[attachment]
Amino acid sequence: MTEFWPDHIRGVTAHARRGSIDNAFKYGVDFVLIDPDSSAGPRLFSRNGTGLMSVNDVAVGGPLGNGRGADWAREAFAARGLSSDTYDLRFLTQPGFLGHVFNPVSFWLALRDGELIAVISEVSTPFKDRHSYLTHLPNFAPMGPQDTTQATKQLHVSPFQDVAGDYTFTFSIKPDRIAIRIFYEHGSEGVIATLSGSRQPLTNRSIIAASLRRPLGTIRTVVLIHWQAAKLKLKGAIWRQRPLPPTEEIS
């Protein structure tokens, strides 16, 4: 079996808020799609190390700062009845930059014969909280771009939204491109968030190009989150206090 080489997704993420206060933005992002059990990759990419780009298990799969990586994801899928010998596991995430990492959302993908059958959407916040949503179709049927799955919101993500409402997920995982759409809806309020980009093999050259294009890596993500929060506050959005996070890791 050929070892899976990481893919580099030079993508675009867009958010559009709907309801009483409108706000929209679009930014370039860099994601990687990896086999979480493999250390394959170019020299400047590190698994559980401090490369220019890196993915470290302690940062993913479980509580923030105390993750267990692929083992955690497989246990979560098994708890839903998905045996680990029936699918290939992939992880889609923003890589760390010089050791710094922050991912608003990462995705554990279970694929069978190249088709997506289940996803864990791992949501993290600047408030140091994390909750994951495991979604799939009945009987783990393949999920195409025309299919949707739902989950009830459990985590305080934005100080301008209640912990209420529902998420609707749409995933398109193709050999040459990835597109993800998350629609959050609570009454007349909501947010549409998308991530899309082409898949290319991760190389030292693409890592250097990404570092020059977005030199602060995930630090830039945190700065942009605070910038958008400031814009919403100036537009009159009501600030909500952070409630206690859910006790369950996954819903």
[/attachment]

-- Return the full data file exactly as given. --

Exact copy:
Amino acid sequence: MTEFWPDHIRGVTAHARRGSIDNAFKYGVDFVLIDPDSSAGPRLFSRNGTGLMSVNDVAVGGPLGNGRGADWAREAFAARGLSSDTYDLRFLTQPGFLGHVFNPVSFWLALRDGELIAVISEVSTPFKDRHSYLTHLPNFAPMGPQDTTQATKQLHVSPFQDVAGDYTFTFSIKPDRIAIRIFYEHGSEGVIATLSGSRQPLTNRSIIAASLRRPLGTIRTVVLIHWQAAKLKLKGAIWRQRPLPPTEEIS
């Protein structure tokens, strides 16, 4: 079996808020799609190390700062009845930059014969909280771009939204491109968030190009989150206090 080489997704993420206060933005992002059990990759990419780009298990799969990586994801899928010998596991995430990492959302993908059958959407916040949503179709049927799955919101993500409402997920995982759409809806309020980009093999050259294009890596993500929060506050959005996070890791 050929070892899976990481893919580099030079993508675009867009958010559009709907309801009483409108706000929209679009930014370039860099994601990687990896086999979480493999250390394959170019020299400047590190698994559980401090490369220019890196993915470290302690940062993913479980509580923030105390993750267990692929083992955690497989246990979560098994708890839903998905045996680990029936699918290939992939992880889609923003890589760390010089050791710094922050991912608003990462995705554990279970694929069978190249088709997506289940996803864990791992949501993290600047408030140091994390909750994951495991979604799939009945009987783990393949999920195409025309299919949707739902989950009830459990985590305080934005100080301008209640912990209420529902998420609707749409995933398109193709050999040459990835597109993800998350629609959050609570009454007349909501947010549409998308991530899309082409898949290319991760190389030292693409890592250097990404570092020059977005030199602060995930630090830039945190700065942009605070910038958008400031814009919403100036537009009159009501600030909500952070409630206690859910006790369950996954819903």